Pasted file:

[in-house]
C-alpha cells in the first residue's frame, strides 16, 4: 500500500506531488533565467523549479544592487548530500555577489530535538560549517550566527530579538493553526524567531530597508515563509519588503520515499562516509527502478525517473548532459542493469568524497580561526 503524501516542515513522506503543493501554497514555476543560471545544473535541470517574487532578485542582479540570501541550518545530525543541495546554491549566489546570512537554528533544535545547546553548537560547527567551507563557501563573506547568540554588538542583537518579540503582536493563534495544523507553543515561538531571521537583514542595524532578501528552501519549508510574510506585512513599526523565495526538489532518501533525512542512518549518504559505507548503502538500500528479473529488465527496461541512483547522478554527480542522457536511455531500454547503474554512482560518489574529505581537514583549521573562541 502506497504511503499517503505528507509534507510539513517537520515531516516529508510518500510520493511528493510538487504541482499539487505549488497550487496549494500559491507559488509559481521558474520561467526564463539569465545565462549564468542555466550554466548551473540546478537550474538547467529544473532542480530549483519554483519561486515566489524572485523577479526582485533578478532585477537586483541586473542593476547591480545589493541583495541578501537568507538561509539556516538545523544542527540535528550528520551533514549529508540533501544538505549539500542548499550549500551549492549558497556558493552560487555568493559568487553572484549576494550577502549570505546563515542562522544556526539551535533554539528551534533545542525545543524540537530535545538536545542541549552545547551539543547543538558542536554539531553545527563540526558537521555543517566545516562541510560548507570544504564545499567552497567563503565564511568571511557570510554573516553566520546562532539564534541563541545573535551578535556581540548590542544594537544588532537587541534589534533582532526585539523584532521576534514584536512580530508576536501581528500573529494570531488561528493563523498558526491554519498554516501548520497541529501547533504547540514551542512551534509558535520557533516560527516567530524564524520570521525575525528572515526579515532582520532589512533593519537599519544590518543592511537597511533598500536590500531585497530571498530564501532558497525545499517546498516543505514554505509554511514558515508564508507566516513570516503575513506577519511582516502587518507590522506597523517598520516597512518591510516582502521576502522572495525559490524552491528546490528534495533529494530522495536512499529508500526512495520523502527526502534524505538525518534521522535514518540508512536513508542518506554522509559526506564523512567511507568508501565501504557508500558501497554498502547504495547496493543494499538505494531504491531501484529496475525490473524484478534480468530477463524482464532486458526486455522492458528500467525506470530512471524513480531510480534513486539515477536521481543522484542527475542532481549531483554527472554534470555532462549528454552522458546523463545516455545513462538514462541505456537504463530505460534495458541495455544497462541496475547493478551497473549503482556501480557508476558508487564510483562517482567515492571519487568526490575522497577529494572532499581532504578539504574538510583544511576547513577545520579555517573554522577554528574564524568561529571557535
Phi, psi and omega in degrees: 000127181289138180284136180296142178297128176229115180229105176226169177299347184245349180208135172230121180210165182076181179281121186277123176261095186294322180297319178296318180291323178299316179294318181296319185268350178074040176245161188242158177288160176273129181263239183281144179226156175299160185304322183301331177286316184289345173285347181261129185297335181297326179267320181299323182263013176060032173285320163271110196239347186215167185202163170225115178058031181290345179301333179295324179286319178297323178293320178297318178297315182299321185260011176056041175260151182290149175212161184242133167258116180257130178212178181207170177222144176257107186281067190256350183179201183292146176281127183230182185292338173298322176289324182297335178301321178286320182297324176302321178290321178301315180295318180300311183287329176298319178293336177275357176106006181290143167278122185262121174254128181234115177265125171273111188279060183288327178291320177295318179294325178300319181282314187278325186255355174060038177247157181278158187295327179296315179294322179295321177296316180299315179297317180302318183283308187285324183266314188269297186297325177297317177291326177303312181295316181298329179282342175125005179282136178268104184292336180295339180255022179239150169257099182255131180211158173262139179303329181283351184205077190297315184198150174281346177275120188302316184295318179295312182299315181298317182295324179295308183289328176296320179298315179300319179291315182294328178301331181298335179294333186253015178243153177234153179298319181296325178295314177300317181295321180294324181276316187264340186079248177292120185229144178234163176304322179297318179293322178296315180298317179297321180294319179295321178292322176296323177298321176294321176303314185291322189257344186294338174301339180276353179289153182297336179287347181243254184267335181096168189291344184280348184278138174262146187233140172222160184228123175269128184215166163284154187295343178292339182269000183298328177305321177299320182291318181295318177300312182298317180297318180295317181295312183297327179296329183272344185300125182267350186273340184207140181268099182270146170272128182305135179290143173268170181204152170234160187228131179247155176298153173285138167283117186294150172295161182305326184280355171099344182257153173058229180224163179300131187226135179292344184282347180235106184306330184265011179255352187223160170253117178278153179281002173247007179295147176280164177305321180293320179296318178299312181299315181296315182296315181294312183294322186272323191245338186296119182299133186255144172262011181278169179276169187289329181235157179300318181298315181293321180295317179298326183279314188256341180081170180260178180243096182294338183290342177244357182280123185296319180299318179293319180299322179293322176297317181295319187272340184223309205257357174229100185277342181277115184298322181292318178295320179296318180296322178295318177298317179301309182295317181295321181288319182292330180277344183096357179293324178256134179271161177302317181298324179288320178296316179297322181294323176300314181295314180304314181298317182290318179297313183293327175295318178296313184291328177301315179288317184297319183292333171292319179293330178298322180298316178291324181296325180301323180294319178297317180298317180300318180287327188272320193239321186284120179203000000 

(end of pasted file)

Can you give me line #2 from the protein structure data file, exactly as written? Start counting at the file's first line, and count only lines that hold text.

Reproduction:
C-alpha cells in the first residue's frame, strides 16, 4: 500500500506531488533565467523549479544592487548530500555577489530535538560549517550566527530579538493553526524567531530597508515563509519588503520515499562516509527502478525517473548532459542493469568524497580561526 503524501516542515513522506503543493501554497514555476543560471545544473535541470517574487532578485542582479540570501541550518545530525543541495546554491549566489546570512537554528533544535545547546553548537560547527567551507563557501563573506547568540554588538542583537518579540503582536493563534495544523507553543515561538531571521537583514542595524532578501528552501519549508510574510506585512513599526523565495526538489532518501533525512542512518549518504559505507548503502538500500528479473529488465527496461541512483547522478554527480542522457536511455531500454547503474554512482560518489574529505581537514583549521573562541 502506497504511503499517503505528507509534507510539513517537520515531516516529508510518500510520493511528493510538487504541482499539487505549488497550487496549494500559491507559488509559481521558474520561467526564463539569465545565462549564468542555466550554466548551473540546478537550474538547467529544473532542480530549483519554483519561486515566489524572485523577479526582485533578478532585477537586483541586473542593476547591480545589493541583495541578501537568507538561509539556516538545523544542527540535528550528520551533514549529508540533501544538505549539500542548499550549500551549492549558497556558493552560487555568493559568487553572484549576494550577502549570505546563515542562522544556526539551535533554539528551534533545542525545543524540537530535545538536545542541549552545547551539543547543538558542536554539531553545527563540526558537521555543517566545516562541510560548507570544504564545499567552497567563503565564511568571511557570510554573516553566520546562532539564534541563541545573535551578535556581540548590542544594537544588532537587541534589534533582532526585539523584532521576534514584536512580530508576536501581528500573529494570531488561528493563523498558526491554519498554516501548520497541529501547533504547540514551542512551534509558535520557533516560527516567530524564524520570521525575525528572515526579515532582520532589512533593519537599519544590518543592511537597511533598500536590500531585497530571498530564501532558497525545499517546498516543505514554505509554511514558515508564508507566516513570516503575513506577519511582516502587518507590522506597523517598520516597512518591510516582502521576502522572495525559490524552491528546490528534495533529494530522495536512499529508500526512495520523502527526502534524505538525518534521522535514518540508512536513508542518506554522509559526506564523512567511507568508501565501504557508500558501497554498502547504495547496493543494499538505494531504491531501484529496475525490473524484478534480468530477463524482464532486458526486455522492458528500467525506470530512471524513480531510480534513486539515477536521481543522484542527475542532481549531483554527472554534470555532462549528454552522458546523463545516455545513462538514462541505456537504463530505460534495458541495455544497462541496475547493478551497473549503482556501480557508476558508487564510483562517482567515492571519487568526490575522497577529494572532499581532504578539504574538510583544511576547513577545520579555517573554522577554528574564524568561529571557535